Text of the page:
On 27 November 2008, a film crew began work on location in Philadelphia, US, trying to replicate a terrorist attack. Most members of the crew, including the film’s director Rensil D’Silva, were from Mumbai.
Before he arrived on location, he had spent hours in front of CNN watching the Taj hotel under siege—and the surreal paralysis of his city that followed.
For him, as perhaps for most members of the crew, recreating a terrorist attack that day, in front of high definition cameras, was a disturbing, even eerie, task. Qurbaan (a working title), produced by Karan Johar (Dharma Productions), was suddenly akin to what was unfolding in Mumbai.
New York minute: In New York John Abraham and Neil Nitin Mukesh play Muslim roles.
The film’s protagonist, played by Saif Ali Khan, an “urban, educated, liberal” Muslim, in love with a Hindu girl (played by Kareena Kapoor), was in the throes of a crisis because of a similar terrorist act. “I will never forget that shoot,” D’Silva says.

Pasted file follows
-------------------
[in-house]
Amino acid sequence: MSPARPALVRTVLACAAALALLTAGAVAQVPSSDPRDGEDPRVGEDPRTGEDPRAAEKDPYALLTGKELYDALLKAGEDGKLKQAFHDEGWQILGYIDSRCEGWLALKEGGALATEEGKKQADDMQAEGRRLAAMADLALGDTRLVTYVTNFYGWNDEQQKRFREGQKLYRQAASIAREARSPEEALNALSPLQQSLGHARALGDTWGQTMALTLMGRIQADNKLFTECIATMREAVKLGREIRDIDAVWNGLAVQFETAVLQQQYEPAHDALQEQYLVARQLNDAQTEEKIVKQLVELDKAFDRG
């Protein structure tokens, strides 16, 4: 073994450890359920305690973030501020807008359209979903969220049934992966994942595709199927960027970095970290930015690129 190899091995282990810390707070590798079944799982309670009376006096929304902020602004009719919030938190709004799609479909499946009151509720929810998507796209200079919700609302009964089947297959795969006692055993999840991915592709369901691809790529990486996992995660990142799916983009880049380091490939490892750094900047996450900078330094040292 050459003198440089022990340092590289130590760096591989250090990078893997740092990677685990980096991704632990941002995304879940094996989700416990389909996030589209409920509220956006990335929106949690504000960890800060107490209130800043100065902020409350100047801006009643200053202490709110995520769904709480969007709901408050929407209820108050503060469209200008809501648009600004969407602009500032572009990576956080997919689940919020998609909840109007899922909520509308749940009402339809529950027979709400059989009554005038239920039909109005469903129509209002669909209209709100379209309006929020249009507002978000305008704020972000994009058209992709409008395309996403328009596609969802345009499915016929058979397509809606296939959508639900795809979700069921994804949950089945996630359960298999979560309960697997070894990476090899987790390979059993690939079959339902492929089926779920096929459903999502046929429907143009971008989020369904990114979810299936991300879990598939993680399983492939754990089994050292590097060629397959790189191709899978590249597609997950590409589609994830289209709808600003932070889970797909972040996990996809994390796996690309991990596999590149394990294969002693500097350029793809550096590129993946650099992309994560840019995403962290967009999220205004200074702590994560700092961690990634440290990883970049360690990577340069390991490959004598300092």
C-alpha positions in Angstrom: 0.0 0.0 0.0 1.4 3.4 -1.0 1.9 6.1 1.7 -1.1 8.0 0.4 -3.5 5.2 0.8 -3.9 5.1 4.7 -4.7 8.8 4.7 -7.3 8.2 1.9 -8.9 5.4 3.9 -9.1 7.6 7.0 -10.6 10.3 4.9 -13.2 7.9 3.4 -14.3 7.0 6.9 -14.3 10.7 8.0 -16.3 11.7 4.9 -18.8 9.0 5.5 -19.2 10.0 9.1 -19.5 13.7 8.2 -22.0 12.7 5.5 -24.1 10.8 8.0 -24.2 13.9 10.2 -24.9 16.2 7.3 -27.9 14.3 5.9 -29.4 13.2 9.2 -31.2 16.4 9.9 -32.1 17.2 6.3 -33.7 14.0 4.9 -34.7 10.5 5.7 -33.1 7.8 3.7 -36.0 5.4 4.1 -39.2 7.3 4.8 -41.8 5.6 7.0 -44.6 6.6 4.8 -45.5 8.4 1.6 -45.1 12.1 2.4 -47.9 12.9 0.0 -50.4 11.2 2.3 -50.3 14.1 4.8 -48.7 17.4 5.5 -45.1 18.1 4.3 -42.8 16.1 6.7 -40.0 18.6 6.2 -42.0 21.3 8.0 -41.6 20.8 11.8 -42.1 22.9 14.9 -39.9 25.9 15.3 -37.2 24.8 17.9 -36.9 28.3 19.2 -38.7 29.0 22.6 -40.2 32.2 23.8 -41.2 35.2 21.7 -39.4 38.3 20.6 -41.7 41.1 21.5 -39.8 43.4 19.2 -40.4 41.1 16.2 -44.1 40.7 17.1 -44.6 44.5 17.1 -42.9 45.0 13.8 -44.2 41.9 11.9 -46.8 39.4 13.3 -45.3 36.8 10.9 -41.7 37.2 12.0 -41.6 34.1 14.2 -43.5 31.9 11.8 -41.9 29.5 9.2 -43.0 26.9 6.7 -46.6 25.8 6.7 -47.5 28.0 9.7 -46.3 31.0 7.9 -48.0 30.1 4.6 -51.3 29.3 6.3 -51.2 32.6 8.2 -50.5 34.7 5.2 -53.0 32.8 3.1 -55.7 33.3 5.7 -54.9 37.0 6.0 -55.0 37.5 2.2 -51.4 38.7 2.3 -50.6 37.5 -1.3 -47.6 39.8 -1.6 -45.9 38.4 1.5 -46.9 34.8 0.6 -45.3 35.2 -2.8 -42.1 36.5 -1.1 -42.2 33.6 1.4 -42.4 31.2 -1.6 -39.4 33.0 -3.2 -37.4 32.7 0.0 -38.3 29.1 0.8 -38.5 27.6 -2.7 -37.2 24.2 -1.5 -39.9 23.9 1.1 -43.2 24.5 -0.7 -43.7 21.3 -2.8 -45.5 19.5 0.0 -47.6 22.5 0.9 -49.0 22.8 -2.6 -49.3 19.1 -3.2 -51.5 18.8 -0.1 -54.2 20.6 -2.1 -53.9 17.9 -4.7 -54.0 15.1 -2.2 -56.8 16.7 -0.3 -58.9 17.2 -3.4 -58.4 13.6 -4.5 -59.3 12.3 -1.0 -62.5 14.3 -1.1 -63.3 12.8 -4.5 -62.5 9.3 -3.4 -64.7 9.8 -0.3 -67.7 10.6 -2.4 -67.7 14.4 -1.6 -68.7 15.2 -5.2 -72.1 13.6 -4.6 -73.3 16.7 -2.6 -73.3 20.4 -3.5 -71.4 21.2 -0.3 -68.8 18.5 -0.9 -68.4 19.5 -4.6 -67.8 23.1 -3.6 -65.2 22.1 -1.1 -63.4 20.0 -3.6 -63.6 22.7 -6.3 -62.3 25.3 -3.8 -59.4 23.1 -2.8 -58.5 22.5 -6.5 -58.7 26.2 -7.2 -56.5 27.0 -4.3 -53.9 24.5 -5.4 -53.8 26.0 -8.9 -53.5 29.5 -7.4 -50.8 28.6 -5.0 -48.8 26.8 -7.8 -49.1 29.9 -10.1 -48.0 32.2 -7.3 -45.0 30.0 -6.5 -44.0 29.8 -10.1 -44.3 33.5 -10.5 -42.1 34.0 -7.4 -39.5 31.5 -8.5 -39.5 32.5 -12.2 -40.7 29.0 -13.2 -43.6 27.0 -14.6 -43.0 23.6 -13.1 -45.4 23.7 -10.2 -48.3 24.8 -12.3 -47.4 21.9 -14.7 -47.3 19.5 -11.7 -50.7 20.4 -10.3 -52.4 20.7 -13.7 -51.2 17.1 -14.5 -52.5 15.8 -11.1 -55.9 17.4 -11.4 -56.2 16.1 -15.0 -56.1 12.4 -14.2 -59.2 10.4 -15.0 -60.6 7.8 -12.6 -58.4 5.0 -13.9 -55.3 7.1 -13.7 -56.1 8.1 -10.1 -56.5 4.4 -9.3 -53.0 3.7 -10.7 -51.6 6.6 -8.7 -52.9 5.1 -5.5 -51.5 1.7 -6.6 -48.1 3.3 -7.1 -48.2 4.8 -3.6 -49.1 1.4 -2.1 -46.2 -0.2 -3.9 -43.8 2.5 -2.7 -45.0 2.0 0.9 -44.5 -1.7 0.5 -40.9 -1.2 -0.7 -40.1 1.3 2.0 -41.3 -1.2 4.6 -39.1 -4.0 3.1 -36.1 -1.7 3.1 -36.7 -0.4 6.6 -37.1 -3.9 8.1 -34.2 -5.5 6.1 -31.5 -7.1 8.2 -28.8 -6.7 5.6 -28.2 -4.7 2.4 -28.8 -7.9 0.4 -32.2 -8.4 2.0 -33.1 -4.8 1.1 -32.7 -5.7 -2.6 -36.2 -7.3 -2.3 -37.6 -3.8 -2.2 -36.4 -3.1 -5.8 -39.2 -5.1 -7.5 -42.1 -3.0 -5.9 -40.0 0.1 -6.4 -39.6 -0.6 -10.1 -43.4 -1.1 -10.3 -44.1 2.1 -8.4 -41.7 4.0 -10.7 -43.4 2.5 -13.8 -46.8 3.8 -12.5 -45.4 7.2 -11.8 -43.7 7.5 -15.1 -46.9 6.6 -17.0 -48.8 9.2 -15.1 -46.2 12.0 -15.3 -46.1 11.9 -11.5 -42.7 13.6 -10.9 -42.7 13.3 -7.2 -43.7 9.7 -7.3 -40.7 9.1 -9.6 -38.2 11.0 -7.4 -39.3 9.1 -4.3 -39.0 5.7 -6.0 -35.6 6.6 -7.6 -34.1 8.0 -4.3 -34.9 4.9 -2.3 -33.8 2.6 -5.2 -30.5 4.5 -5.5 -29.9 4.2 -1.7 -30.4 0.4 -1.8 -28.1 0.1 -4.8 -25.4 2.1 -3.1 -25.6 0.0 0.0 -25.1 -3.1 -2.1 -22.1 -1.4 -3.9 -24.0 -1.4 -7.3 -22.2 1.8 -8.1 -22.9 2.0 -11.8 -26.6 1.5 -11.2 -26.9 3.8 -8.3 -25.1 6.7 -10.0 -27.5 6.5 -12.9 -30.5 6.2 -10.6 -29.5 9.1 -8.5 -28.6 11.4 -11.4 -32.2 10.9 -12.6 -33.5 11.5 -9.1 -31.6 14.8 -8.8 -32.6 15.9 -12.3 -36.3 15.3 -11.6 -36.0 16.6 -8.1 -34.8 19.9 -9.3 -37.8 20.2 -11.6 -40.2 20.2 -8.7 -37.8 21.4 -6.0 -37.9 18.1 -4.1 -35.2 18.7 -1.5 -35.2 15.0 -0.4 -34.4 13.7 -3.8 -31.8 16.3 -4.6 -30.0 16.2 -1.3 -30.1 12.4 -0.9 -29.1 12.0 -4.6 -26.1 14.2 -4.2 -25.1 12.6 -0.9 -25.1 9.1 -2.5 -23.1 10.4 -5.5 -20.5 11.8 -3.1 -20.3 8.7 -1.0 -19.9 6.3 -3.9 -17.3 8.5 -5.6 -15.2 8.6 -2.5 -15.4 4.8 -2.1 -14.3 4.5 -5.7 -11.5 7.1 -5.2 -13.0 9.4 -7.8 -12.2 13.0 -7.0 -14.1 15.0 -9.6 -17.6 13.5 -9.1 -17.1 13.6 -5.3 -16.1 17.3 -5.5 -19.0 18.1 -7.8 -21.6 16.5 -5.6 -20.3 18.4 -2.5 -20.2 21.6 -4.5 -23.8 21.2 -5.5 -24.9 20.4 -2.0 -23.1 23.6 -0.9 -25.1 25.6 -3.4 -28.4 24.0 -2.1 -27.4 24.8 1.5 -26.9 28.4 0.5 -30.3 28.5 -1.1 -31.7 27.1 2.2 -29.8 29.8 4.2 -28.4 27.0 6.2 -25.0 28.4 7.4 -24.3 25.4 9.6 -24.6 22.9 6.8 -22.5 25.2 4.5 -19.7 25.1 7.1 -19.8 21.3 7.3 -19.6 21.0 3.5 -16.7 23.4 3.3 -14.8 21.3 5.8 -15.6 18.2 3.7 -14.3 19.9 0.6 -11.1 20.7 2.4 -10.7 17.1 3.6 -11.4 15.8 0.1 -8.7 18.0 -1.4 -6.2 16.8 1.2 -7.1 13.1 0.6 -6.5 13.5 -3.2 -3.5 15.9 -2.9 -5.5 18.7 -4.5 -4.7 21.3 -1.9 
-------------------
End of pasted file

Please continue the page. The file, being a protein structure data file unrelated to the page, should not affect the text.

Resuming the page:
I met D’Silva more than six months after that day, at the ad agency where he works as creative director. “But now when I look back, I believe that the film, more so its main characters, are all the more relevant, and more contemporary in the post-26/11 world,” he says.
The film releases in theatres, uncannily, on 26 November. It will be the Eid weekend.
D’Silva’s hero (the screenplay is also by D’Silva), modelled on Muslim guys he interacts with in the city, can be monikered “the new Bollywood Muslim”—defined, unfortunately, more by what he is not, rather than what he is. He is not the decadent, sozzled nawab cavorting with courtesans; not “Khan chacha”, the benevolent other, wearing a Faiz topi, sneaked into the plot as a secular prop; not an underworld don or a don’s sidekick; and not a crazed, wronged jihadi.